The largely revenue-based fiscal consolidation has started unwinding. This is due to softening growth, the lapse of temporary revenue-generating factors, and increases in untargeted social spending starting 2008. Although important pension reforms were recently enacted, they rely mainly on contribution increases and do not yet fully address the large ageing-related increases in pension expenditures. Fiscal policies could potentially become unsustainable if current policies, which significantly increase the inelastic component of budget spending (especially payroll), are implemented.
Executive Board Assessment
The Executive Directors noted that Cyprus has weathered the crisis well. The overheating of the economy in 2007–08 has given rise to certain risks that would need to be managed carefully as the economy slows. Policies would need to mitigate short-term risks while ensuring medium-term sustainability.
Directors endorsed the government’s objective to achieve a balanced budget over the medium term. They noted that, based on strengthened policies, the budget deficit will need to decline by about ½−¾ percent of GDP a year with a significant upfront correction to avoid unfavorable debt-deficit dynamics going forward. Directors emphasized that fiscal adjustment should rely on reducing public consumption, particularly the wage bill, and on broader public administration reforms. They considered that the temporary stimulus measures should be allowed to expire once the recovery sets in, and the social support measures should be carefully targeted to the needy. Directors welcomed the passage of pension reforms. A few Directors considered that additional pension reforms may be necessary in future, including raising the retirement age and better aligning public and private benefits.
Directors recommended the adoption of a medium-term budget framework and more effective management of public sector liabilities. The government’s recent initiative in this area could be further enhanced by monitoring contingent liabilities and minimizing the possibility of moral hazard and adverse selection in public sector aid programs.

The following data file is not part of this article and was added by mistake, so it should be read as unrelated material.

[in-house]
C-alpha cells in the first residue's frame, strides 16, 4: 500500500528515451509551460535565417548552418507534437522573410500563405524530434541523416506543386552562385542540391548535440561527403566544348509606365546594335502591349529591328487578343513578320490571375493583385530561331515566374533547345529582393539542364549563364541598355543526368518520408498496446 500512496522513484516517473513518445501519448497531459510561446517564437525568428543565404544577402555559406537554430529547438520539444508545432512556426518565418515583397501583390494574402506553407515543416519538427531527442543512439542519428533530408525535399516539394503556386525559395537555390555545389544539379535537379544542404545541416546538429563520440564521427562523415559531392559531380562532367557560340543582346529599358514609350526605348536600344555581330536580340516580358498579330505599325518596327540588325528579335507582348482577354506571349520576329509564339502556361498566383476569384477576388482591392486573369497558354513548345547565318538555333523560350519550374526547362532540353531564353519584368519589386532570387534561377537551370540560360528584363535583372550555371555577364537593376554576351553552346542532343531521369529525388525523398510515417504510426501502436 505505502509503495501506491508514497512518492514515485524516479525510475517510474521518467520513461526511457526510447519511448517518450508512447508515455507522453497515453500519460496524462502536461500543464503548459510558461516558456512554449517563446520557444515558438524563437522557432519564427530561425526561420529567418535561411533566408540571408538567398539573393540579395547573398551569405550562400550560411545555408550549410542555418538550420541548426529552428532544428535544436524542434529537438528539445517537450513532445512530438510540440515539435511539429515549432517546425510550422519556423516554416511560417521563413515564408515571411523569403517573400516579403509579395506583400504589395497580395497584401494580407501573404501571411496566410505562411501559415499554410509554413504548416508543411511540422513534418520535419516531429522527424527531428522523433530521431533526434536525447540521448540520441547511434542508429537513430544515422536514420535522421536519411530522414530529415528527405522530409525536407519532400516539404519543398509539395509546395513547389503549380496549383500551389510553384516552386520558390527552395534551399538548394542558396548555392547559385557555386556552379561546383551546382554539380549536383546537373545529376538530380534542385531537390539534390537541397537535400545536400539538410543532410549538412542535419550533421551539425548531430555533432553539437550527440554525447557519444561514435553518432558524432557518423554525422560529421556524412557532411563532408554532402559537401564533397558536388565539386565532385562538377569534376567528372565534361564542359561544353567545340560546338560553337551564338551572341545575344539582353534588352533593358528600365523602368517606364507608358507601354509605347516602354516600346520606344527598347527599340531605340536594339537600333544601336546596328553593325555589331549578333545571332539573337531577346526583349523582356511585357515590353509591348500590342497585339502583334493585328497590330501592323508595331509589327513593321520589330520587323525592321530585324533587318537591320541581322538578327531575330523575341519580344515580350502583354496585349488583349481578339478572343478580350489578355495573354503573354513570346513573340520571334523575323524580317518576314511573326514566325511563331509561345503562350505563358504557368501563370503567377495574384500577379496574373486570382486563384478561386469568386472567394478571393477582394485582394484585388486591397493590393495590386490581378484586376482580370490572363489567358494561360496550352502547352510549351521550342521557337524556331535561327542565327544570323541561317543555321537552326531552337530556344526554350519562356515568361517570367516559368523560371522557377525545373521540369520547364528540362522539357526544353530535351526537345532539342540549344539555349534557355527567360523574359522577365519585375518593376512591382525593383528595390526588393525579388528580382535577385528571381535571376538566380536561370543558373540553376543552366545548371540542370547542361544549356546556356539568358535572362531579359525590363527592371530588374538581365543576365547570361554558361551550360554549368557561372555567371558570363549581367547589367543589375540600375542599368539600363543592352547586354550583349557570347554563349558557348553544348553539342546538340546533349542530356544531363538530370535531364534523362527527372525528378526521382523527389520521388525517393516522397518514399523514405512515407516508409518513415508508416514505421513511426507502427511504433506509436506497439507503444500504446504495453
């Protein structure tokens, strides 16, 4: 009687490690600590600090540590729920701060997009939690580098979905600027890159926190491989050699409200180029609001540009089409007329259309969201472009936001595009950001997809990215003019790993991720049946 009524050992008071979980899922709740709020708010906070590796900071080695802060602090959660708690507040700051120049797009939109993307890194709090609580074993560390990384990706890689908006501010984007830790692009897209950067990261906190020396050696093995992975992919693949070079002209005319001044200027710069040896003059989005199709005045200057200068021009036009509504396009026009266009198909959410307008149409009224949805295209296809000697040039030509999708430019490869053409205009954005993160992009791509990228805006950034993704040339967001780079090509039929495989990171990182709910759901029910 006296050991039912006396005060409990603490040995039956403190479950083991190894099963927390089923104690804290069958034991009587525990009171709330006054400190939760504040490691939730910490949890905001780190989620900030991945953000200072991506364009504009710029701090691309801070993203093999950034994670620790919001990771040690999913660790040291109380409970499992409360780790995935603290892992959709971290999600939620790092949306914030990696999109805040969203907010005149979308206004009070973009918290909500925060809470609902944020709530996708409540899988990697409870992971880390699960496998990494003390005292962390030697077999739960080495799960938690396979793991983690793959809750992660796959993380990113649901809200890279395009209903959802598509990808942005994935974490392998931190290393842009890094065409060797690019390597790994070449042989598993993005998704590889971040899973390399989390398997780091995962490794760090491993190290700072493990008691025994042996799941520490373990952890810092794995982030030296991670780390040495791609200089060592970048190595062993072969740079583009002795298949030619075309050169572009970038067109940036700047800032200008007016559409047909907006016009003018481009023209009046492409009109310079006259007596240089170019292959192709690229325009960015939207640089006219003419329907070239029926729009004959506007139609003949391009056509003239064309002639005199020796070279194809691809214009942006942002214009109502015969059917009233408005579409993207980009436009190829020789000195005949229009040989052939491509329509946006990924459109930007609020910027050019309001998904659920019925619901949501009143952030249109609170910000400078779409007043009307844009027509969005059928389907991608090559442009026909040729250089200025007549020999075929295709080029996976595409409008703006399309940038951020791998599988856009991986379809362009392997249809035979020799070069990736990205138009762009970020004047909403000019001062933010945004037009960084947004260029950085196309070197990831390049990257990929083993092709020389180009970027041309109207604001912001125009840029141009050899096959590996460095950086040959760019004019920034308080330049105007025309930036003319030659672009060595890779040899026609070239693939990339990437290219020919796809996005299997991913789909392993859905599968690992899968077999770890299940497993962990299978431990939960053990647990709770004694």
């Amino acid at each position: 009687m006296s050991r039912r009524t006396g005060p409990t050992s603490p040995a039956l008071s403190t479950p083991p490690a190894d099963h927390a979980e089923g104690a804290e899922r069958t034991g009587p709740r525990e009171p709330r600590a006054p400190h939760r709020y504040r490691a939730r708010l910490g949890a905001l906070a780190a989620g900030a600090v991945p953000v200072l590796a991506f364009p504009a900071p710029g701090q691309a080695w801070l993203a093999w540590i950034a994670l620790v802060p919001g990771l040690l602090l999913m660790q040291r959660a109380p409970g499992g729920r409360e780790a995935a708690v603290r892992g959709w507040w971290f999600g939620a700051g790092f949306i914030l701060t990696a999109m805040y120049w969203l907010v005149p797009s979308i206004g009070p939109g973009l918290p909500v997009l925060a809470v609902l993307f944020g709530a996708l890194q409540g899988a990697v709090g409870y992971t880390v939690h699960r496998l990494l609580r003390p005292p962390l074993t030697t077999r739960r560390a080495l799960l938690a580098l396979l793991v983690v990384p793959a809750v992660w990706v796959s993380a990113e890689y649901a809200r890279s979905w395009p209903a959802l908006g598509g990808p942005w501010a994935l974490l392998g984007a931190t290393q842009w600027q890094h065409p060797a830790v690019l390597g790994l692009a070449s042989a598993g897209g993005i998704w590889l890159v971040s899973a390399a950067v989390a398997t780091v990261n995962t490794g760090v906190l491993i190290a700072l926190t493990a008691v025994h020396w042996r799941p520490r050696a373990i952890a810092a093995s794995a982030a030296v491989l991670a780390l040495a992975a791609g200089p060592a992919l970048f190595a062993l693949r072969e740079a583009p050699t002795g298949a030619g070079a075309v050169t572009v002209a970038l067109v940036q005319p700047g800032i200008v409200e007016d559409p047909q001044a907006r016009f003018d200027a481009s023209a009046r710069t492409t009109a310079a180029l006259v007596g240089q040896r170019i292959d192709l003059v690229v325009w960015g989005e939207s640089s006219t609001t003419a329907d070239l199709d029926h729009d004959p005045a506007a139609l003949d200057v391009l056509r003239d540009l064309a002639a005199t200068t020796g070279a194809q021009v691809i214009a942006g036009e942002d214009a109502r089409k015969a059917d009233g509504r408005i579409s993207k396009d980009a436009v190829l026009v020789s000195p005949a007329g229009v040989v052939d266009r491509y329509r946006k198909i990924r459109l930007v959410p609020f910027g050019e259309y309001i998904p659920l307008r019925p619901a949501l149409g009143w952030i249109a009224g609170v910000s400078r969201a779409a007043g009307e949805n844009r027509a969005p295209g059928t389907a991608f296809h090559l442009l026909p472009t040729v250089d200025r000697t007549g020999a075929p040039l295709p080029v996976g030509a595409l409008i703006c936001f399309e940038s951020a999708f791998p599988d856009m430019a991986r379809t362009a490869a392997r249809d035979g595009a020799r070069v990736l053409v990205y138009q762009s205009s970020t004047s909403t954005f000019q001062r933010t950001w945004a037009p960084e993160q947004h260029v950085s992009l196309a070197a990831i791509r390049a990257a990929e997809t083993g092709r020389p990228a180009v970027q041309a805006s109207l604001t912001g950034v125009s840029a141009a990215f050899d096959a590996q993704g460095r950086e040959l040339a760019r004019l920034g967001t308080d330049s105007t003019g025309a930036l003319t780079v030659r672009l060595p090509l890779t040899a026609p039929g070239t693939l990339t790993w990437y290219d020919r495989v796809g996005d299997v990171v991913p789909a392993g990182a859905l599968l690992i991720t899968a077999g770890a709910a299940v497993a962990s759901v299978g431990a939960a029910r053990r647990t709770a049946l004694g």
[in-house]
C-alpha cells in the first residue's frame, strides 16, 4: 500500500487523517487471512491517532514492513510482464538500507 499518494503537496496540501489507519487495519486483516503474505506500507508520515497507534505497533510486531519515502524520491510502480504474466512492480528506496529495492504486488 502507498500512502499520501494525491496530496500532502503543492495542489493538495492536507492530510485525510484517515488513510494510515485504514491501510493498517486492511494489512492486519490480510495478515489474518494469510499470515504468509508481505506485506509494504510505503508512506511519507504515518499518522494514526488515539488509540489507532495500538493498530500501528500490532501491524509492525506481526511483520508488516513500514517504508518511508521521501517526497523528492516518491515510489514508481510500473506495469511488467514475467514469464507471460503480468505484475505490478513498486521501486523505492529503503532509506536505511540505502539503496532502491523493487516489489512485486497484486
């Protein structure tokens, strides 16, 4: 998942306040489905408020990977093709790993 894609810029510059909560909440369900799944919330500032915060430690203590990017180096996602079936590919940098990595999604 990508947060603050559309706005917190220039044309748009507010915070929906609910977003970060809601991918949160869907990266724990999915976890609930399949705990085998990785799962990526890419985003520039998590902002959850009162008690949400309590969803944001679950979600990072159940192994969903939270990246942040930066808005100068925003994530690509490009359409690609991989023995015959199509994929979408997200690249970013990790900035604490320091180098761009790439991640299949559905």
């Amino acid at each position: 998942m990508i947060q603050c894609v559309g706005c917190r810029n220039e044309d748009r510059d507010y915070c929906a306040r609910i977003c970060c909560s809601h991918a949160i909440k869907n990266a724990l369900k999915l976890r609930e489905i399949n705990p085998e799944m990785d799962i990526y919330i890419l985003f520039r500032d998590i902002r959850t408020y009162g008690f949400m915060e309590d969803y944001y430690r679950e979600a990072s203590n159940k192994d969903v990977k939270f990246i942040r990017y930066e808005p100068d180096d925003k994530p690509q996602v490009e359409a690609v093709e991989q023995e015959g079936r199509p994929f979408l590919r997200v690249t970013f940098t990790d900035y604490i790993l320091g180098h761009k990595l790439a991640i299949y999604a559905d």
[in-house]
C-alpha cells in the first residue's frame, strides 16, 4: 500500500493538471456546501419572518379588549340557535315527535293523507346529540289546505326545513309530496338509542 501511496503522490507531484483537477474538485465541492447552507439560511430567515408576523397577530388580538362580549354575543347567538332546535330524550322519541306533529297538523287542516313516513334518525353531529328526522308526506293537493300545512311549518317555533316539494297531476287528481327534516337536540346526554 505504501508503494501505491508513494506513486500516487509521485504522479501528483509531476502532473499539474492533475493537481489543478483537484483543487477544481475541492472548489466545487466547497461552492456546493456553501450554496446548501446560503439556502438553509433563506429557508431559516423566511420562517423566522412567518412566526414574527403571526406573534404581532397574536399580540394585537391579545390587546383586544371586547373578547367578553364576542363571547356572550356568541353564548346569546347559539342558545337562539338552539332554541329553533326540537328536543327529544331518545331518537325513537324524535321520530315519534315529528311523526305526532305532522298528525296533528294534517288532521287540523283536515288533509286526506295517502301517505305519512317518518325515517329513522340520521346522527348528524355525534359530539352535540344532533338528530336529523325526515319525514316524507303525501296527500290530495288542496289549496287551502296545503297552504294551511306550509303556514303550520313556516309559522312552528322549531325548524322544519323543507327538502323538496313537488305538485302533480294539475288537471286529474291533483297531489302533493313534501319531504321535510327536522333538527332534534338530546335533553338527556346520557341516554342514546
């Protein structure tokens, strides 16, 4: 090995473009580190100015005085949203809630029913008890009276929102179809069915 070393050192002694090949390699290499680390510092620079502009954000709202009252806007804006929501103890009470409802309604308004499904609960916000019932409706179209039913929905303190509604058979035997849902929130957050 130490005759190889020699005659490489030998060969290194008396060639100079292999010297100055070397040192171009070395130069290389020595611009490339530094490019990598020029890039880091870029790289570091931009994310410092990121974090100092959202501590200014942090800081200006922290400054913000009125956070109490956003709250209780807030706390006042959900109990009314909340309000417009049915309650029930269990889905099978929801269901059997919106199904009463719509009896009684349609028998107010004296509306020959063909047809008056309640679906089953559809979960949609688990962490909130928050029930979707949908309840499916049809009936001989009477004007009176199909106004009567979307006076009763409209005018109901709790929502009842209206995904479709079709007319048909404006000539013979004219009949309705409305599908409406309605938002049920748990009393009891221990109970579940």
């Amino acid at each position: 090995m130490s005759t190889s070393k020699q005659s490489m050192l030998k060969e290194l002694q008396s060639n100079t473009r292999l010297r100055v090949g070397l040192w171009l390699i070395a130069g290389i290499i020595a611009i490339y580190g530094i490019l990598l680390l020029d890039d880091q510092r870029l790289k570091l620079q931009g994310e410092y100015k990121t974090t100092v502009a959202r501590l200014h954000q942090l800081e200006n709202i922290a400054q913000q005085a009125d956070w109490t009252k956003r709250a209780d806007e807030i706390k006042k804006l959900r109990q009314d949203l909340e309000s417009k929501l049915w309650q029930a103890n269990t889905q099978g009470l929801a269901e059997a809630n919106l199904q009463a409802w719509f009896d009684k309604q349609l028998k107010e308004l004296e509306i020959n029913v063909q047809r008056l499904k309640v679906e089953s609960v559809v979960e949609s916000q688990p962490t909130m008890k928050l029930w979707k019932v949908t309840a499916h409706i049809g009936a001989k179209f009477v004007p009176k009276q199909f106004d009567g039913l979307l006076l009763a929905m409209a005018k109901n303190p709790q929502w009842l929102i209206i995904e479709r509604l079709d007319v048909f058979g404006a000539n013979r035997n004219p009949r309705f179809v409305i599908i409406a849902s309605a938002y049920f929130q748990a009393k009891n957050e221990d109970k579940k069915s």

Directors were reassured that financial sector risks appear to be manageable. Nonetheless, given the size and concentration of the financial sector, they expressed concern that problems can potentially become systemic, underscoring the importance of early detection of risks and intervention to preserve financial sector stability. They encouraged the Central Bank of Cyprus (CBC) to enhance monitoring of banks’ funding, cross-border exposures, and counterparty risk management. With the potential for a further deterioration in asset quality, the CBC should require higher capital buffers, particularly from systemically-important banks.
Directors recommended that supervision and the safety net be further improved over the medium term. They noted that Cyprus’ reputation as a financial center relies on continued effective supervision by an independent and accountable central bank. In the view of most Directors, a single supervisor for all credit institutions and a more integrated supervisory structure in the CBC should be considered. The stress-testing framework should be enhanced and supervisory and financial stability resources bolstered. Directors welcomed Cyprus’ participation in a Financial Sector Assessment Program (FSAP), and called for implementation of its recommendations.
Directors underlined the importance of improving competitiveness to assist the recovery and support external viability. They encouraged the authorities to reverse the deterioration in productivity and unit labor costs by implementing the broad-ranging National Reform Program, including cutting red tape, streamlining the bureaucracy, and implementing other structural reforms. Directors supported eliminating the automatic wage indexation mechanism (COLA) or mitigating its impact through productivity improvements and better targeting.